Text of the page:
Because I have written about all of these topics, it’s incumbent on me—it’s part of my obligation to bear witness—to give thanks for the strong support that many African-American members of the New York Senate offered the LGBT community last week, as same-sex marriage was debated. Again and again, it was people of color who stood up to note that our nation represents a yet-to-be-finished experiment in democracy that has a history of conspicuous blind spots as it professes to be about liberty and justice for all. African-American senators noted the gradual, conflicted process by which American democracy first enfranchised non-property owners, then women, then people of color. African-American Senate members made a powerful, incontrovertible connection between the historic struggle of people of color for rights in the U.S., and the current struggle of the gay community for rights.

It was, notably, senators of color who articulated the moral case for justice last week in the New York Senate, while a majority of senators who want to tout themselves as preeminent defenders of morality sat in stony silence listening to this testimony, not ever seeking to counter it or to justify their decision to vote against same-sex marriage. The point I’d hope the LGBT community in the U.S. could begin to see more clearly after what happened in the New York Senate is this: it is precisely the experience of unjust marginalization that people of color (and Jews) experience in American society which propels many members of these marginalized communities to make solidarity with their gay and lesbian brothers and sisters.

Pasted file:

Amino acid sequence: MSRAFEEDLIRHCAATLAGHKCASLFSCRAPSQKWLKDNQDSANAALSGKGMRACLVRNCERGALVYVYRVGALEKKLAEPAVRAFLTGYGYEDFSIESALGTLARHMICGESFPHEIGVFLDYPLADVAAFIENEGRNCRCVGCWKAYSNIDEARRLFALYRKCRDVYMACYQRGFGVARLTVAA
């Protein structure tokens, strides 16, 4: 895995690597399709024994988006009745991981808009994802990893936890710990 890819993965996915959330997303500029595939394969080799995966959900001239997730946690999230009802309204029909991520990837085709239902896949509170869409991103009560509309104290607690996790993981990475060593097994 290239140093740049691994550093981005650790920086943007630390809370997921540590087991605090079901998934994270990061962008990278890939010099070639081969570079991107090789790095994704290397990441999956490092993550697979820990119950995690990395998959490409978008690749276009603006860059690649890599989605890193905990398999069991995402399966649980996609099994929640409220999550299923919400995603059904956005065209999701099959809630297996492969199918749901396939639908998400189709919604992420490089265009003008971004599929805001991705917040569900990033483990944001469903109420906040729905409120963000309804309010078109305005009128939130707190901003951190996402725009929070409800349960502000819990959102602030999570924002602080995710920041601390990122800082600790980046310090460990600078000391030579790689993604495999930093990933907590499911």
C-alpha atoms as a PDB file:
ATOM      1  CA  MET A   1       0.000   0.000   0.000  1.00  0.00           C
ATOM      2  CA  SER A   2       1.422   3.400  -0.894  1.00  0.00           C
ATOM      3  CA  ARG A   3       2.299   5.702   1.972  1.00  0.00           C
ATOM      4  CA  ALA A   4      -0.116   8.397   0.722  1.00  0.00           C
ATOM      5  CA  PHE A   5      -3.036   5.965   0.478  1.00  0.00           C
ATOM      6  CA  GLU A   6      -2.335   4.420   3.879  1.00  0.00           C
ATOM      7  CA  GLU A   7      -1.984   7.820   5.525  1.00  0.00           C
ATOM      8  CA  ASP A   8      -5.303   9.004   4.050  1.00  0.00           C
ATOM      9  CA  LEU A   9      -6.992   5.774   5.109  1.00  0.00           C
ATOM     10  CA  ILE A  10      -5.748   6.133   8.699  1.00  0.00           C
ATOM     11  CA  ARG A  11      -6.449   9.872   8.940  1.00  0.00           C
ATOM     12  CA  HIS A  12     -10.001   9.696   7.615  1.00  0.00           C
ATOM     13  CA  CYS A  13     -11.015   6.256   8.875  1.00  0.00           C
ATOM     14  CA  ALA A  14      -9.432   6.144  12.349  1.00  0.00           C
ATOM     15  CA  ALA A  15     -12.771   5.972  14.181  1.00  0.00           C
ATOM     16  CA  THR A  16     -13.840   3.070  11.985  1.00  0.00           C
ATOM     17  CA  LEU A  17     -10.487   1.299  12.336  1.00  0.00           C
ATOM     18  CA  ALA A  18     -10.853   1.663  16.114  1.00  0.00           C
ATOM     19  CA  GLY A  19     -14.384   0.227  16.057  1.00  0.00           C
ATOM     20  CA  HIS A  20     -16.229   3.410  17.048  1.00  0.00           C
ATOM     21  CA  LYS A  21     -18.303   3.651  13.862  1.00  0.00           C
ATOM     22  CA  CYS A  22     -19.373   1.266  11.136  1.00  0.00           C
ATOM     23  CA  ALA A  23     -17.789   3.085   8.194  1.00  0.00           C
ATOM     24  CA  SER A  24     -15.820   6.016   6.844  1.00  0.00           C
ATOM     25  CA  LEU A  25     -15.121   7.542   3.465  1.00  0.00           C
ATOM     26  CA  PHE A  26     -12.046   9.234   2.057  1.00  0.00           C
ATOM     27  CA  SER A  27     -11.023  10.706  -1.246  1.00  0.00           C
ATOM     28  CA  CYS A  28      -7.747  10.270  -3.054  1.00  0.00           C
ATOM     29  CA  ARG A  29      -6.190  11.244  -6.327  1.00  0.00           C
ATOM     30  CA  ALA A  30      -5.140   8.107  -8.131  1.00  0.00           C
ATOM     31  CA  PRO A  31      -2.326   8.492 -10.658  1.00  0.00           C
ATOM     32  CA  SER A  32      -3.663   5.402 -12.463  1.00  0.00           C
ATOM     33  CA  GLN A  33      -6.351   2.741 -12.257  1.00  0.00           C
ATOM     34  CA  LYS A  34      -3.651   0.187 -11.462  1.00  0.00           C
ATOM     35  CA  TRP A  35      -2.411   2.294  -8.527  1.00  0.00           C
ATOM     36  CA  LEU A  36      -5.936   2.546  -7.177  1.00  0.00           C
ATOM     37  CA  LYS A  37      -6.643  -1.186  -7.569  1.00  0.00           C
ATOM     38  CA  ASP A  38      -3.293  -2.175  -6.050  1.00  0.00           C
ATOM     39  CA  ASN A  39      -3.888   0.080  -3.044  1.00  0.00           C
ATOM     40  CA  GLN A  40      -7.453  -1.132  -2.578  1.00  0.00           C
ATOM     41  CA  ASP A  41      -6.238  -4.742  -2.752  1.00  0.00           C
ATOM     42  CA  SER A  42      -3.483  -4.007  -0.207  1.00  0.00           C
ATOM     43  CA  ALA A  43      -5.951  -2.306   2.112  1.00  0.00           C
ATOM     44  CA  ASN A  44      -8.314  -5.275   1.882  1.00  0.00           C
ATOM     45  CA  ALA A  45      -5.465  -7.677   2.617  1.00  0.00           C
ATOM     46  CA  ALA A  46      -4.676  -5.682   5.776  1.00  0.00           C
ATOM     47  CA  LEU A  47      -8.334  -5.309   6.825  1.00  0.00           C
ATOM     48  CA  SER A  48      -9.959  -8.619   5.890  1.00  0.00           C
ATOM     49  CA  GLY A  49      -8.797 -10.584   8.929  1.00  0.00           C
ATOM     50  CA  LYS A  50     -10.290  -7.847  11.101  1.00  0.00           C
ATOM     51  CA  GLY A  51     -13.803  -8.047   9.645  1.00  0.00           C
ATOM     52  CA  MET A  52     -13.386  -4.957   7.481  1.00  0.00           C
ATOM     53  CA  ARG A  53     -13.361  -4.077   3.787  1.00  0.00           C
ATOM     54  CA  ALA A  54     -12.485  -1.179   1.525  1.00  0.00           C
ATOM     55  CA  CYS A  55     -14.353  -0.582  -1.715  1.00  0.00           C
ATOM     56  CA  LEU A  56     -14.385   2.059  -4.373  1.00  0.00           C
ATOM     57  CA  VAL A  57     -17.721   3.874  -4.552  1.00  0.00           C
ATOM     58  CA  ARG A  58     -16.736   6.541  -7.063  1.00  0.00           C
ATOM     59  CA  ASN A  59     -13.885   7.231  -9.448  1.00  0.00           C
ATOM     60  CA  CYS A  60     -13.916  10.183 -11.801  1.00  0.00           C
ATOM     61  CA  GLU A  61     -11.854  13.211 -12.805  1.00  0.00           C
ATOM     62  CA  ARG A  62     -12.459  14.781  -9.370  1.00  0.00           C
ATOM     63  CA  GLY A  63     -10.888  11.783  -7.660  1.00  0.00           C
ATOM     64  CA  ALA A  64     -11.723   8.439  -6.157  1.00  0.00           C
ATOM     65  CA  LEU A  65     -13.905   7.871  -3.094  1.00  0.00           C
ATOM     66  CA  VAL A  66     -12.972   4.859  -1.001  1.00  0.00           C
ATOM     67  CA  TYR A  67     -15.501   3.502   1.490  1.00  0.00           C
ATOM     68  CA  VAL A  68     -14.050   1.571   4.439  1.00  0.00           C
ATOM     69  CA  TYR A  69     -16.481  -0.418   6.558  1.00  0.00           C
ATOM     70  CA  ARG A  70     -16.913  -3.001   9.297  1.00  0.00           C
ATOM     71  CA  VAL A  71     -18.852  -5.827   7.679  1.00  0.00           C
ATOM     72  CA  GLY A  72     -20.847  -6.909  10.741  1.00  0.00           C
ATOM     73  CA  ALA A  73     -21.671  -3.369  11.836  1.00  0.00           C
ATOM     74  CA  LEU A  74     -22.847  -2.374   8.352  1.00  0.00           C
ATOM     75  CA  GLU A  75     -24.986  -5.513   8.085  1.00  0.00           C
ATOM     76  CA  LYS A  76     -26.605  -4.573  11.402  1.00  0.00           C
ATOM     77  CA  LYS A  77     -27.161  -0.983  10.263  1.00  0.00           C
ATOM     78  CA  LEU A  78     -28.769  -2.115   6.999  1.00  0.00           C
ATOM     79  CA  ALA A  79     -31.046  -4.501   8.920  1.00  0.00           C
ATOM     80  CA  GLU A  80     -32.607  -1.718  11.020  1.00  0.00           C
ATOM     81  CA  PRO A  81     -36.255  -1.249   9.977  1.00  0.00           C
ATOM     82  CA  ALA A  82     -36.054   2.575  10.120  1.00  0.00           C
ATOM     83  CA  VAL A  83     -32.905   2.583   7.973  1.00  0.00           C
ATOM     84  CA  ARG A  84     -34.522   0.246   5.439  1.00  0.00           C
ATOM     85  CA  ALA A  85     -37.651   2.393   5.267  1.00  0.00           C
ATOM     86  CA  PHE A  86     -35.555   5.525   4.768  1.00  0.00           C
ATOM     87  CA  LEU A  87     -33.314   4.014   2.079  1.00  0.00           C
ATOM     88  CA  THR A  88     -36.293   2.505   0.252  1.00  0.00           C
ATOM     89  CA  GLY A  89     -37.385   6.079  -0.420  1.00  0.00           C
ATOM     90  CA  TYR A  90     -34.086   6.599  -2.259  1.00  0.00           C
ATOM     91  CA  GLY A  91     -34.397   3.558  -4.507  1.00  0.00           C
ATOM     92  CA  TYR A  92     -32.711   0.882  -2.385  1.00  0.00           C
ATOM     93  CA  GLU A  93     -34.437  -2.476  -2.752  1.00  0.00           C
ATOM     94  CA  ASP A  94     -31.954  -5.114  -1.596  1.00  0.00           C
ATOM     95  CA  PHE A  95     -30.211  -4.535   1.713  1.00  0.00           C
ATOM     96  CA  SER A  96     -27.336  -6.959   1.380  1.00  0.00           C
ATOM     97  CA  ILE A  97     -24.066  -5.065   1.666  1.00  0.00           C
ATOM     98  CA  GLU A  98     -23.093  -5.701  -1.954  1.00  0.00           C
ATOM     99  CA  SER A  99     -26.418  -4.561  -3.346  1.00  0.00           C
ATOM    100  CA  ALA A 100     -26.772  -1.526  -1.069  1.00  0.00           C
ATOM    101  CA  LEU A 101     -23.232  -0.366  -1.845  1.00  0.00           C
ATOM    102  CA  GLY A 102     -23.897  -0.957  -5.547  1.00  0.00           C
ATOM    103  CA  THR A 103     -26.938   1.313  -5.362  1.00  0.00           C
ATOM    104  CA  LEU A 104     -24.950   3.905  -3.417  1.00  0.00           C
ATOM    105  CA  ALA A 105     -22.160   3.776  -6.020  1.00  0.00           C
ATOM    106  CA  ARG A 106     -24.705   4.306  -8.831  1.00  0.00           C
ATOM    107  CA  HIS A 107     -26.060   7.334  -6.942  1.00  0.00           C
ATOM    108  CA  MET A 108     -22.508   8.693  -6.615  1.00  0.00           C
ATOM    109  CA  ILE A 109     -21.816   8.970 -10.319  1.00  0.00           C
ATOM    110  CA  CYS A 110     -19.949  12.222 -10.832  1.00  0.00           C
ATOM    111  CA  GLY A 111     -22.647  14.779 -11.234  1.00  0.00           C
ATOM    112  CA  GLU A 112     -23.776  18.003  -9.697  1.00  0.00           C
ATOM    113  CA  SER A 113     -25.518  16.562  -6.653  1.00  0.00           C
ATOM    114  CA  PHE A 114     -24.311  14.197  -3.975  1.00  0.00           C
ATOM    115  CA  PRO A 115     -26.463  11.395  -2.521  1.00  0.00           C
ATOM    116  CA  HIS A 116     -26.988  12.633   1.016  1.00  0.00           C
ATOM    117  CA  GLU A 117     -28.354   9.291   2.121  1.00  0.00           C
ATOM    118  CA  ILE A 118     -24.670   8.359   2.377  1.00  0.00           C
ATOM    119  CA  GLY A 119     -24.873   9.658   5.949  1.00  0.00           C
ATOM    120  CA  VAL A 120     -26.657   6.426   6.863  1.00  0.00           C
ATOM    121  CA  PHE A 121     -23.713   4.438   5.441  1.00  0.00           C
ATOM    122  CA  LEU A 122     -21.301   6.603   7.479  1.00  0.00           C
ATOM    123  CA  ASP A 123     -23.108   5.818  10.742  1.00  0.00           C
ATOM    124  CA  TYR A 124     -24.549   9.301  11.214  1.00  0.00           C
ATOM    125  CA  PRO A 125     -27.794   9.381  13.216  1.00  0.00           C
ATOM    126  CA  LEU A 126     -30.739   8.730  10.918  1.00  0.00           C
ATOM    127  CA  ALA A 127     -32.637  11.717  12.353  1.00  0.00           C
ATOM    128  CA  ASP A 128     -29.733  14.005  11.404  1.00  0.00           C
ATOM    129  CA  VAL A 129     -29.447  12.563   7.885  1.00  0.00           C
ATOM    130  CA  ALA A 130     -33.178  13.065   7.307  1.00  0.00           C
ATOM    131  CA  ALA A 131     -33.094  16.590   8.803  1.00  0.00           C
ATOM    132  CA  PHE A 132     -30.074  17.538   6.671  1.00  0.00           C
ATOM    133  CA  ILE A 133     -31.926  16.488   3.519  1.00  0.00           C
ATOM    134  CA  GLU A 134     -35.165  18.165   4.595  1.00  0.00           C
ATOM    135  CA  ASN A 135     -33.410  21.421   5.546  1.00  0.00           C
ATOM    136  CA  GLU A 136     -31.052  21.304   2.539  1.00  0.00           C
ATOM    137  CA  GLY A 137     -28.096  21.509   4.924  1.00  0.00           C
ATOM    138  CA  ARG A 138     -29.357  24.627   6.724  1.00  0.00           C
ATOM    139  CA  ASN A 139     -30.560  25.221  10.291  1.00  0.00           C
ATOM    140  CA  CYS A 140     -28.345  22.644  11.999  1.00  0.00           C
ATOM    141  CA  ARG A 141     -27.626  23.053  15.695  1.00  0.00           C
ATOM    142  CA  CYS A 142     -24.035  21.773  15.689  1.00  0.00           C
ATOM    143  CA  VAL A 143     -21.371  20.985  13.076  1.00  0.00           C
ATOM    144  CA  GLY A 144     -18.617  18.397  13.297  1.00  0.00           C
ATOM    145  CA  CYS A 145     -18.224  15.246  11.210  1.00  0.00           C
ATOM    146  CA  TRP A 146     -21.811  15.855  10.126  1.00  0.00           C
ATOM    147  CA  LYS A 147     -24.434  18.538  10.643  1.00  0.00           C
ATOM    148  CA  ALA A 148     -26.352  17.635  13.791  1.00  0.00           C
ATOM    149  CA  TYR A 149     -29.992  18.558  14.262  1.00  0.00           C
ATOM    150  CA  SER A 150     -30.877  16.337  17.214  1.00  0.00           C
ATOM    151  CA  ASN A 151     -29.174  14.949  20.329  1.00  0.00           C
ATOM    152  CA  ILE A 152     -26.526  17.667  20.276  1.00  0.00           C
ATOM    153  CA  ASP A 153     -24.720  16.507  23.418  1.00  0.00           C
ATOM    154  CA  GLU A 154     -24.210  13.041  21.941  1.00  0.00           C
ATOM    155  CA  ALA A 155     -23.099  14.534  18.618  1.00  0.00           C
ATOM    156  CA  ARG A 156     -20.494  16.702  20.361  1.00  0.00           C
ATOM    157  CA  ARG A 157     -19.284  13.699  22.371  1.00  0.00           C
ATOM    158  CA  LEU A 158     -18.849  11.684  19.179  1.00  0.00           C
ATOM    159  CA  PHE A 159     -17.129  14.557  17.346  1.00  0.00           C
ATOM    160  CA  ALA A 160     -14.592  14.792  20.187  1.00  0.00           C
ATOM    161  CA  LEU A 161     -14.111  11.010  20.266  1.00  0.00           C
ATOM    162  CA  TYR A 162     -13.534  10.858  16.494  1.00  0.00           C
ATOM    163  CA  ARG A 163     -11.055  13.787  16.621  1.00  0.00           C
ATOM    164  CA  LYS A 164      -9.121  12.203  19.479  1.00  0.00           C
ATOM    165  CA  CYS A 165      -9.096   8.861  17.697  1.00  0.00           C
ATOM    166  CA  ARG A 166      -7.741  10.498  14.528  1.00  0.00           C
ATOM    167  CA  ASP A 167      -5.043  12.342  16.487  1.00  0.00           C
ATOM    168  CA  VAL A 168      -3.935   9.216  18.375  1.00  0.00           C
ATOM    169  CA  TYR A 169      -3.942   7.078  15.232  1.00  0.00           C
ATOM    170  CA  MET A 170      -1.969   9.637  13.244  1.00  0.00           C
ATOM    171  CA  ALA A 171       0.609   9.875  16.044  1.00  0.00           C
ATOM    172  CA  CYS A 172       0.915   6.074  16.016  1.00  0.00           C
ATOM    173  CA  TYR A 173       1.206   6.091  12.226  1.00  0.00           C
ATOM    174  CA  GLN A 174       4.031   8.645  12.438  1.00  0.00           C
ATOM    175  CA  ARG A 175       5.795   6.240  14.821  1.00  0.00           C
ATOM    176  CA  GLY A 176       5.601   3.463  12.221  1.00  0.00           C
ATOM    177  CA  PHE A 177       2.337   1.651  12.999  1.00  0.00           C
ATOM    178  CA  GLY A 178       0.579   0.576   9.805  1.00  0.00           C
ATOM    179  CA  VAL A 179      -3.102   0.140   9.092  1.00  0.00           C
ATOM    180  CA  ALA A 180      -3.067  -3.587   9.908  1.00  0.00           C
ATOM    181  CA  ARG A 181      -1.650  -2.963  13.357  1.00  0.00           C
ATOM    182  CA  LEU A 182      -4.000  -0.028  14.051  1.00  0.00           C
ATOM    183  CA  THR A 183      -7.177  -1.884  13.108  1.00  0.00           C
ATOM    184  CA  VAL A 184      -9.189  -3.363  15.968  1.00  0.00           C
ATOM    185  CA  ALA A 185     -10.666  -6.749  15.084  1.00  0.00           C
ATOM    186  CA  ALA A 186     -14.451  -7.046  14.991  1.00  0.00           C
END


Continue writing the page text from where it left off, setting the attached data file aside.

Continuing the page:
Solidarity that reaches across the boundary lines of one’s own particular marginalized community is powerful solidarity. One reason the religious and political right has worked overtime in recent years to drive a wedge between the LGBT and black communities (and has exported homophobia to places like Uganda) is that the right knows very well how effective and powerful solidarity between all marginalized communities in the U.S. would be, if it ever truly happened. When Martin Luther King developed his poor people’s coalition and marched on Washington to protest not only racism, but the Vietnam War and economic injustice, he became a serious threat to the powers that be in this nation—who wanted him stopped at all costs. Even more than they had wanted him stopped when his exclusive goal was combating racism . . . .

It’s important that the LGBT community recognize that African-American religious and political leaders who speak out to condemn discrimination against gays and lesbians often pay a considerable price for their moral courage. There are exceptionally strong pressures within many African-American communities for African-American leaders either to remain silent about these matters, or to parrot the party line of the religious right. Those pressures are being massaged by powerful, wealthy right-wing interest groups. Those pressures have also been in full view in Washington, D.C., recently, as leading black religious figures have fought tooth and nail against gay rights initiatives in the nation’s capital.